To Pivot, or Not to Pivot, That Is the Question

To pivot, or not to pivot? That is the question Fed Chairman Powell will have pondered over the weekend while tending chicken breasts, franks and burgers spaced meticulously on the grating of a 148,000 BTU grill. If conscience doth indeed make cowards of us all, we might expect him to act boldly. But how? Does he risk gutting the American Dream for a generation or longer by staying the course? Recall that his last utterance, on March 7, implied not merely that credit tightening would continue, but that it would accelerate. The stock market reacted like a concertgoer sitting in the middle of a row who has just felt the first gurgle of food poisoning in his bowels. Sellers panicked with spasms that quickened as the week wore on, and it was fully five days before fears appeared to recede. Investors opened their air locks last Monday and cautiously drew a lungful of what they hoped would be oxygen. It was, with just enough helium to make the broad averages frolicsome at times, if not quite giddy.

One could almost forget that the U.S. economy is in shambles as some of the biggest multinational companies continue to scale back growth and axe workers by the tens of thousands. Biden’s tax proposal threatened to beggar what remains of America’s middle class; the nation’s military preparedness was being exported to Ukraine; and our three worst enemies — China, Russia and Iran — were making nice to each other.  Although GDP growth was officially reported most recently at around 3%, pundits were unofficially speaking of recession as though it were an entrenched reality, not merely a threat.

The Haymaker

If the picture were not already grim enough, the haymaker came last weekend with the failure of two large banks that cater to tech companies, Silicon Valley Bank and Signature Bank.  The Fed did what it had to do to calm the herd, lifting the $250,000 cap on insured deposits to…whatever. Backing from the U.S. Treasury and the FDIC supposedly put taxpayers on the hook for as much as $9 trillion, but when the numbers get that large, who’s counting any longer?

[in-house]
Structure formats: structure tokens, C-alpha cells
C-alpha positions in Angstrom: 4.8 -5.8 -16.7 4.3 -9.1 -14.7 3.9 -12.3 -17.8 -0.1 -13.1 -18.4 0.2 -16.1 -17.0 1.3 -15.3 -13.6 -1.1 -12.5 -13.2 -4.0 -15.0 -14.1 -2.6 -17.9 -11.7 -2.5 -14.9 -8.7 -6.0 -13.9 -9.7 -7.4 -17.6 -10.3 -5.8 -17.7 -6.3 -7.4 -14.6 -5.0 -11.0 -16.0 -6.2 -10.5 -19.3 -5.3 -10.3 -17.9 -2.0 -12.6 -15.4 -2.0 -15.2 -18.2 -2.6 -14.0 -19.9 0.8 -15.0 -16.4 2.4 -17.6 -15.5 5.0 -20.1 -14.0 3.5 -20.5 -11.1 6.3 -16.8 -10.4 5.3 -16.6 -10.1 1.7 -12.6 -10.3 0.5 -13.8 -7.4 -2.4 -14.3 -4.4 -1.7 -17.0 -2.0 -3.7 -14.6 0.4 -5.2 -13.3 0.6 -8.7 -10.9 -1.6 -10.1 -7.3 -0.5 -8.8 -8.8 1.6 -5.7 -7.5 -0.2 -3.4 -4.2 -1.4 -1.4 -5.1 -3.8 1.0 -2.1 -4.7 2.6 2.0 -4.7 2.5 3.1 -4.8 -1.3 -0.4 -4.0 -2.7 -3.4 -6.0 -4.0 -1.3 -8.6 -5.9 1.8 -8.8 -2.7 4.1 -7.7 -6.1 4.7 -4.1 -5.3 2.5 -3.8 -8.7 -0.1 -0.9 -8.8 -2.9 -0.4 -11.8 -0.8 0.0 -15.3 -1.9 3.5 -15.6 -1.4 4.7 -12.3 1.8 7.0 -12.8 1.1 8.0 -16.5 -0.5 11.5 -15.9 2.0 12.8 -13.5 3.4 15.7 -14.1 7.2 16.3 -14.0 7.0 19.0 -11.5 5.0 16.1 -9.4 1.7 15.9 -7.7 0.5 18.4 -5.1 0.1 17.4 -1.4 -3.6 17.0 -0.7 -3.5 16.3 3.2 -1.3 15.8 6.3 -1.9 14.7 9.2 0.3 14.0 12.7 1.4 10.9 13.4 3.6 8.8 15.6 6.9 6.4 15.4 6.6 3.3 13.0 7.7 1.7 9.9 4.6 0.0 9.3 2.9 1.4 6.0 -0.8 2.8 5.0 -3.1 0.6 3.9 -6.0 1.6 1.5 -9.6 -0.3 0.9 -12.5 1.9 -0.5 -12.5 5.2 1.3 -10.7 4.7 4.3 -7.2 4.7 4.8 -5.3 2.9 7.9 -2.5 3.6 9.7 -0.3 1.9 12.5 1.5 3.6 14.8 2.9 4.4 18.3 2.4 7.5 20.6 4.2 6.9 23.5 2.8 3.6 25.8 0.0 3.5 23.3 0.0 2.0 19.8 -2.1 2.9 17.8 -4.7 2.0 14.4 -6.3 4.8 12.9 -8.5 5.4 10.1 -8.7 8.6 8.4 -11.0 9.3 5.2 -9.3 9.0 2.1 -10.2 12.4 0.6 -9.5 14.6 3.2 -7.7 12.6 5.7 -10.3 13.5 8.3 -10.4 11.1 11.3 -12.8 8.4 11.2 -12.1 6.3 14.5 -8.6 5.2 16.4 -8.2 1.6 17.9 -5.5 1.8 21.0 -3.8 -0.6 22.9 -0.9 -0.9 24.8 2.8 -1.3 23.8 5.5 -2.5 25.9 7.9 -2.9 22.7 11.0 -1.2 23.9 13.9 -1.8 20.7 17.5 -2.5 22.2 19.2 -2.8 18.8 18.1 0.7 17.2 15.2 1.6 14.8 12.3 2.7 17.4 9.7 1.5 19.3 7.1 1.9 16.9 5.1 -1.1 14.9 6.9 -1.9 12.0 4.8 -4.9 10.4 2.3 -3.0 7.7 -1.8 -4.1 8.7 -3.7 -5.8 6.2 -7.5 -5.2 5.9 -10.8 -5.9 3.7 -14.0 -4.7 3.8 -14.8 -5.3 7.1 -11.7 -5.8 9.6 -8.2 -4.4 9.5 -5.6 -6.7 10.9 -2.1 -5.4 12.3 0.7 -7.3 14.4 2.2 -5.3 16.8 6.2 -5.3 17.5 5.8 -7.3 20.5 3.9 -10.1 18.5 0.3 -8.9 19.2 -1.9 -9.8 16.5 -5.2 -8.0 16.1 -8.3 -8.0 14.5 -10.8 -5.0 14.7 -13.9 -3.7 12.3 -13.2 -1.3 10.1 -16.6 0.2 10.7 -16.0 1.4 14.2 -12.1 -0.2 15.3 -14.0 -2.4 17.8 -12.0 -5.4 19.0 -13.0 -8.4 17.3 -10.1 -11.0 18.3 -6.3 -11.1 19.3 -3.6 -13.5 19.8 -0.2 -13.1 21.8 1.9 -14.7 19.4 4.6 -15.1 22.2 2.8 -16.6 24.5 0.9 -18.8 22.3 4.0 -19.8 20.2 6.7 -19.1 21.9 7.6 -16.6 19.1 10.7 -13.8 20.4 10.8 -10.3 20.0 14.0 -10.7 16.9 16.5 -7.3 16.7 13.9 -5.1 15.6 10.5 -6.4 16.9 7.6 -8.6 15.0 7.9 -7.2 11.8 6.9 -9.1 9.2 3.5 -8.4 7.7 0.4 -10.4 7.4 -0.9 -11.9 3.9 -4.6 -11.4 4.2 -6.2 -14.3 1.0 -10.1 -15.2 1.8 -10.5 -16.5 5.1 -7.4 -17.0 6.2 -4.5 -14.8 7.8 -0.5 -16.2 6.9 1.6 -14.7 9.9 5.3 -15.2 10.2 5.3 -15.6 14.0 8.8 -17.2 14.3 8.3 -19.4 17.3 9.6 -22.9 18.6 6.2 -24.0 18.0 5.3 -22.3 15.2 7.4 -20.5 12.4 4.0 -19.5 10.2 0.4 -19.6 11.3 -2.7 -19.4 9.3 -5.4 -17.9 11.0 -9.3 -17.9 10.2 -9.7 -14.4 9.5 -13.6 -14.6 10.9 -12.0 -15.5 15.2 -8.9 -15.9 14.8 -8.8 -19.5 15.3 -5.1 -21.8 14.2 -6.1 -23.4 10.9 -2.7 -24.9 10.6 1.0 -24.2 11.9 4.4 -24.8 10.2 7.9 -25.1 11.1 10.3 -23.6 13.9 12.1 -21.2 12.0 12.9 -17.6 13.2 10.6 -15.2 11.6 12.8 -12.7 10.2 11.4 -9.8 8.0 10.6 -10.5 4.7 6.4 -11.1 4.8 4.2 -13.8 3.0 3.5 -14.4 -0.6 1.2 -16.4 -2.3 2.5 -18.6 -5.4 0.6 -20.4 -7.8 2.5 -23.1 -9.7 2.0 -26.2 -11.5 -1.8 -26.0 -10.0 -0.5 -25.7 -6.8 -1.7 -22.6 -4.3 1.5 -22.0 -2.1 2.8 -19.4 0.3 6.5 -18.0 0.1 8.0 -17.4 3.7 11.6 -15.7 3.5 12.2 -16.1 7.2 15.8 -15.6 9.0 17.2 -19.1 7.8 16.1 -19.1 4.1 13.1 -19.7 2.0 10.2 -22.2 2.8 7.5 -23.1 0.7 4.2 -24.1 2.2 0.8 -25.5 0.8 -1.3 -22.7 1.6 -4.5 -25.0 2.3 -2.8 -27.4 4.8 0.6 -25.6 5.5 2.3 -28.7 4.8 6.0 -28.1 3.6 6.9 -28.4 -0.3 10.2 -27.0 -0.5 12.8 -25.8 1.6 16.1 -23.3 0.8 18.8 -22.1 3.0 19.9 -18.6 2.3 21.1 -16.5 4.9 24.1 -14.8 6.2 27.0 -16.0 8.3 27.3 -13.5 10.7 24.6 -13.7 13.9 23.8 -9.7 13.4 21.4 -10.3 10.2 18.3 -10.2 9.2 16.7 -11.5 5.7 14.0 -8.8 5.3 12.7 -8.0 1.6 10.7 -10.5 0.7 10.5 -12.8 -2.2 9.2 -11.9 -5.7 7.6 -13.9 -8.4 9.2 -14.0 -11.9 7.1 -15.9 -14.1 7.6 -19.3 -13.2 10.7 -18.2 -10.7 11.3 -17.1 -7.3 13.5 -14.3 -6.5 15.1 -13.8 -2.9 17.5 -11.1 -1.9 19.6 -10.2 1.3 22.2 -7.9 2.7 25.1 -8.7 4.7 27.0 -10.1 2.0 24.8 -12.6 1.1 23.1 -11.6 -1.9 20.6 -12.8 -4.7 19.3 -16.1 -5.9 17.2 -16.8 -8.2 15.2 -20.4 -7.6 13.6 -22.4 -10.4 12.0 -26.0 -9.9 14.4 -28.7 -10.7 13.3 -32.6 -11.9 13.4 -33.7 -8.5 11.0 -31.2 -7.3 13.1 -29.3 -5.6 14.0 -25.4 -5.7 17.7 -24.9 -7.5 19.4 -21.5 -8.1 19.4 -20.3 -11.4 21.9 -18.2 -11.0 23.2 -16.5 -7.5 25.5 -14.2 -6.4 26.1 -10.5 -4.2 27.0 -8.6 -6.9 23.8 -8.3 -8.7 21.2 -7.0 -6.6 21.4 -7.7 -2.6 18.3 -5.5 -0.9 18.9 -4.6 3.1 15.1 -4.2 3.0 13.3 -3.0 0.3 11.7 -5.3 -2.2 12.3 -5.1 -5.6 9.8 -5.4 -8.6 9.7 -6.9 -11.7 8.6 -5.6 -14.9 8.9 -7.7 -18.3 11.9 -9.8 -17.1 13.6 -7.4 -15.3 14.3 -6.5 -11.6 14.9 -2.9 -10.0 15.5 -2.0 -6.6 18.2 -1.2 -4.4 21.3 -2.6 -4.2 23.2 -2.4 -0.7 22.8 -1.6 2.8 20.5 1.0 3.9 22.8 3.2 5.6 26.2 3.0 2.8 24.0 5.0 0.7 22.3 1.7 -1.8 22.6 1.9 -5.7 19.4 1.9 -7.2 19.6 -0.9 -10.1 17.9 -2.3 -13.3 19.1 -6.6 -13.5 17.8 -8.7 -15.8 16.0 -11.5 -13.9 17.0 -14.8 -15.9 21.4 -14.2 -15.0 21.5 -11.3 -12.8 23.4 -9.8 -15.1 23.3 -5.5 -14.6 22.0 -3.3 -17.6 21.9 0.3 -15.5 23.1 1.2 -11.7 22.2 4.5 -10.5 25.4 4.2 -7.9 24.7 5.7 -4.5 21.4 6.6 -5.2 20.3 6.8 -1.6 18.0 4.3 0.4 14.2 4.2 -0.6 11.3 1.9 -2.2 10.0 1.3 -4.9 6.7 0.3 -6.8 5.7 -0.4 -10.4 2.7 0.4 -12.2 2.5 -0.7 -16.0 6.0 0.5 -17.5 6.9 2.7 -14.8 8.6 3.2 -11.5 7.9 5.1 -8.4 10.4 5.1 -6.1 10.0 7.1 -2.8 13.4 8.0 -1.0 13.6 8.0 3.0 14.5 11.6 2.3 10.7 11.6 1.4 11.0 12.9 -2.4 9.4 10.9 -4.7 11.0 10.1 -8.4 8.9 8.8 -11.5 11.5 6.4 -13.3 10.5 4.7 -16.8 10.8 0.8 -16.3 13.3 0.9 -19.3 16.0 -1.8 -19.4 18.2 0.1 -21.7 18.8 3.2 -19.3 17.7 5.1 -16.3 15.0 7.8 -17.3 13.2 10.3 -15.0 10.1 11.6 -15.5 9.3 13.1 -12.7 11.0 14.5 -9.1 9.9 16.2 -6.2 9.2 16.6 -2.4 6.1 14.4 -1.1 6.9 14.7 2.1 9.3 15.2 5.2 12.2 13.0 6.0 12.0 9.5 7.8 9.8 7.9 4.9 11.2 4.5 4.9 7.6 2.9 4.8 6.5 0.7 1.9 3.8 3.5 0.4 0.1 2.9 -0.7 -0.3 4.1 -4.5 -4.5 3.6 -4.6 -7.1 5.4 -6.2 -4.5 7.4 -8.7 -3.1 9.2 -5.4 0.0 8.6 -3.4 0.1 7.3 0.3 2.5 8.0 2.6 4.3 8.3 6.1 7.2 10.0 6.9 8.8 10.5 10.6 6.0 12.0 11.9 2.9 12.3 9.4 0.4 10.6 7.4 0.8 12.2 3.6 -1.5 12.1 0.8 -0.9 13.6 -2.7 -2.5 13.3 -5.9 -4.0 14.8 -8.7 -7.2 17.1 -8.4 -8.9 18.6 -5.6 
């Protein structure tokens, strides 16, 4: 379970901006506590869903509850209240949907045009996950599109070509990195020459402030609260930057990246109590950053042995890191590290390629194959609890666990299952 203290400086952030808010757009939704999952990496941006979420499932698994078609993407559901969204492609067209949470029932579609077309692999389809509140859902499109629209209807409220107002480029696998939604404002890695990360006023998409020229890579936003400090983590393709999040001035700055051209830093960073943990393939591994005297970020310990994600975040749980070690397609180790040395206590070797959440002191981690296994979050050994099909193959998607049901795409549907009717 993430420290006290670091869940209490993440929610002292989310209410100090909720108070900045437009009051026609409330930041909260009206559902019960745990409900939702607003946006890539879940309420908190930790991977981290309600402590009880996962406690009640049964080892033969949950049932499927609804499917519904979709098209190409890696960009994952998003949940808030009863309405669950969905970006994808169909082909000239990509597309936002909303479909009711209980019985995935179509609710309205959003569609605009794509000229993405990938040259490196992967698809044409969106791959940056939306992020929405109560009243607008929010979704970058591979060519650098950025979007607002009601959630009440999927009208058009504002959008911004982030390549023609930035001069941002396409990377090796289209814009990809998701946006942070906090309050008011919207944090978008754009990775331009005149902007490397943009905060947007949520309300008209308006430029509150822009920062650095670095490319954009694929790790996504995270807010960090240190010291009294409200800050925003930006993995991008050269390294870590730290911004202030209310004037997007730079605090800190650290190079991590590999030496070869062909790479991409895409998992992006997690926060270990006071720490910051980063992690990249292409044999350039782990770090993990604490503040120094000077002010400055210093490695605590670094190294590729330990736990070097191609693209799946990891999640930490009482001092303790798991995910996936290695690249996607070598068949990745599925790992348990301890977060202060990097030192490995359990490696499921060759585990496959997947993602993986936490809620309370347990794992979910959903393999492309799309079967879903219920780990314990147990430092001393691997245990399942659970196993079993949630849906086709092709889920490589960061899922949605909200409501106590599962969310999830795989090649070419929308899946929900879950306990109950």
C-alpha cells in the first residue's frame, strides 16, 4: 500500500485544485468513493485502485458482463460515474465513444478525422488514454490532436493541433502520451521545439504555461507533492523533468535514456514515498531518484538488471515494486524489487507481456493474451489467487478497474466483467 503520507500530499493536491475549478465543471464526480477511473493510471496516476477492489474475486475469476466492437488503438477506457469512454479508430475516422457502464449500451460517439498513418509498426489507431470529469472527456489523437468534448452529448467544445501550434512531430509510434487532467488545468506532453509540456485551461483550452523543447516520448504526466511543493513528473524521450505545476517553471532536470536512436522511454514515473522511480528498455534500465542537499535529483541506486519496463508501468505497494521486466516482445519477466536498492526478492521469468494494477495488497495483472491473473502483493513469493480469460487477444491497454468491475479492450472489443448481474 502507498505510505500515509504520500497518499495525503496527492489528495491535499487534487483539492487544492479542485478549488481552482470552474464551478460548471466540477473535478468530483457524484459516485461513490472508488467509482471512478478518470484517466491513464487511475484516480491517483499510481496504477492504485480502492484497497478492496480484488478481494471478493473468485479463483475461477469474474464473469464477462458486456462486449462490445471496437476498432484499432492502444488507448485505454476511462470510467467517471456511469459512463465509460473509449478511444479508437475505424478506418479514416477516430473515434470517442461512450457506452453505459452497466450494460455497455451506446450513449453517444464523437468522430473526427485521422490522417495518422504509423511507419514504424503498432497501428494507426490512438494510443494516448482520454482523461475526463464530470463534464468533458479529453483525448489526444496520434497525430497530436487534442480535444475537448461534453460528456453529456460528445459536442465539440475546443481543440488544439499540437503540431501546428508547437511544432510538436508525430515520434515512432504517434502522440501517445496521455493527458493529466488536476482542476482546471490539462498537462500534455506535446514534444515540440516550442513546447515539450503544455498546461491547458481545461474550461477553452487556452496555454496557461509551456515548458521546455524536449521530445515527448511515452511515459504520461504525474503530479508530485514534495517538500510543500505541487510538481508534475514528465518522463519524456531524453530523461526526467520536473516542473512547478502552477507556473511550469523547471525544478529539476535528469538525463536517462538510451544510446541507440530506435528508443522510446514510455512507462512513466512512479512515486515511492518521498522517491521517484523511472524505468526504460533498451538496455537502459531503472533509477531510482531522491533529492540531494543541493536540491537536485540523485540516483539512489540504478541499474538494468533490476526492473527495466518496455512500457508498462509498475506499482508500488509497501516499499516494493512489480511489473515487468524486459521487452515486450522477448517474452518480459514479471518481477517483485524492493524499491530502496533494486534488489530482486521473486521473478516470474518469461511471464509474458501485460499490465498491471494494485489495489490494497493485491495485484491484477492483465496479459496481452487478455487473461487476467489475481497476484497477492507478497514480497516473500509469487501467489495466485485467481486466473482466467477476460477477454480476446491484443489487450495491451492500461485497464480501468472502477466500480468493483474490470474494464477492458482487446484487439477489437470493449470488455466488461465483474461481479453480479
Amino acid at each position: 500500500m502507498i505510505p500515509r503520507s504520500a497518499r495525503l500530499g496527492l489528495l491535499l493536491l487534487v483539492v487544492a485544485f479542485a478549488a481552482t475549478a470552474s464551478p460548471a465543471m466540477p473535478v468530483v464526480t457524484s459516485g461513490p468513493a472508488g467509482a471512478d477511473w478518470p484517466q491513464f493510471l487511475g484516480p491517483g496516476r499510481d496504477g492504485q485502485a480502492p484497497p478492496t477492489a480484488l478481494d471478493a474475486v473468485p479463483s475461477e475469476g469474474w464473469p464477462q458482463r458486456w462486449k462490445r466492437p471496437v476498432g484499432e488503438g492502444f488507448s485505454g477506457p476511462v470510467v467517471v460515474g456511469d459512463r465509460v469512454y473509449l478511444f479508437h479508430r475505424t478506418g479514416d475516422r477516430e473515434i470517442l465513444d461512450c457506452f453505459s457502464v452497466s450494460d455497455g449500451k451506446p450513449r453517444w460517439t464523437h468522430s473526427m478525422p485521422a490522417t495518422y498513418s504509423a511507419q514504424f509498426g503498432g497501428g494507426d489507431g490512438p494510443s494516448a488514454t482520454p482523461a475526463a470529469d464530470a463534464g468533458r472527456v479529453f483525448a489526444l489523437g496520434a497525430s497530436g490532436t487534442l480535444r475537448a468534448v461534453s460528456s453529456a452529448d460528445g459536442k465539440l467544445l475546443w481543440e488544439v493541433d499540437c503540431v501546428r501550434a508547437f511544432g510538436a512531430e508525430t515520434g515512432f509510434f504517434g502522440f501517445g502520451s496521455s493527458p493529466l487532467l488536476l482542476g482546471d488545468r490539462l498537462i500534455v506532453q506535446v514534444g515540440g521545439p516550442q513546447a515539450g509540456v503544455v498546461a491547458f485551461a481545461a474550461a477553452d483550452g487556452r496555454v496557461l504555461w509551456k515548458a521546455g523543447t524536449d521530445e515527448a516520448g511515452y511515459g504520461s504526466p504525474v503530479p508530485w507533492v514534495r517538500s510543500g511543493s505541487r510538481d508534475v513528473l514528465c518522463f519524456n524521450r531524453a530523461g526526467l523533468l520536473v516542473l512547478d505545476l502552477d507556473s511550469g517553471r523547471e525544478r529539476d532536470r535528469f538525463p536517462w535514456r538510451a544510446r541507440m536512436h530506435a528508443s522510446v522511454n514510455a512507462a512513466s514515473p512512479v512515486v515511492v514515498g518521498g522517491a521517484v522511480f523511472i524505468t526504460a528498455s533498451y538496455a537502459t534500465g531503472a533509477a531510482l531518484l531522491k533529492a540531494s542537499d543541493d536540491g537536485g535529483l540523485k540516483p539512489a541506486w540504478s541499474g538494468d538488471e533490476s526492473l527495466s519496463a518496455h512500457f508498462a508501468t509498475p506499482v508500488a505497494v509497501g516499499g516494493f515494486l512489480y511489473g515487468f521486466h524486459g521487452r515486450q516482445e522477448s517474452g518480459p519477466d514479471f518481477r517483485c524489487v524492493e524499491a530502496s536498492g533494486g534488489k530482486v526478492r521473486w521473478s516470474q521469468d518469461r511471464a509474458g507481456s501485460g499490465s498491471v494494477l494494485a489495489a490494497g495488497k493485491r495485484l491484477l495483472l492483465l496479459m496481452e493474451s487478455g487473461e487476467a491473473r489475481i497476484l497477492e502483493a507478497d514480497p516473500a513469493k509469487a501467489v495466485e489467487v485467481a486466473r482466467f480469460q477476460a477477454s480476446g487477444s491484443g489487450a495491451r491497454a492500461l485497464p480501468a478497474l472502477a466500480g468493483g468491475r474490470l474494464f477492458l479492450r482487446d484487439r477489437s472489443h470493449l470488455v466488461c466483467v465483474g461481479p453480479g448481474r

Powell has been almost Volcker-like in stomping his foot on the brake and keeping it there. He faces a tough choice, though, since even a pause rather than a pivot would act like methamphetamine on Wall Street’s tiny, fevered brain. My guess is that he will pause anyway, but with a profuse warning that the hiatus will not last. This cautionary note is unlikely to restrain the stock market, especially since everyone will recognize it as a bluff.  Indeed, however much Powell & Co. may want to keep on tightening, they will not be able to do so when the so-far trickle of deposits leaking out of regional banks and into the digital vaults of the Big Four turns into a flood.  We’ve all wondered for a decade what form the inevitable black swan might take, but this scenario seems plausible enough to be taken seriously.[For an explanation of why the Masters of the Universe and their Guvmint lackies could not impose a digital money system on America in a crisis, click here for my recent interview with Howe Street‘s Jim Goddard. I also explain why bitcoin is worth perhaps $3-$4 rather than $27,000 (let alone $70,000).]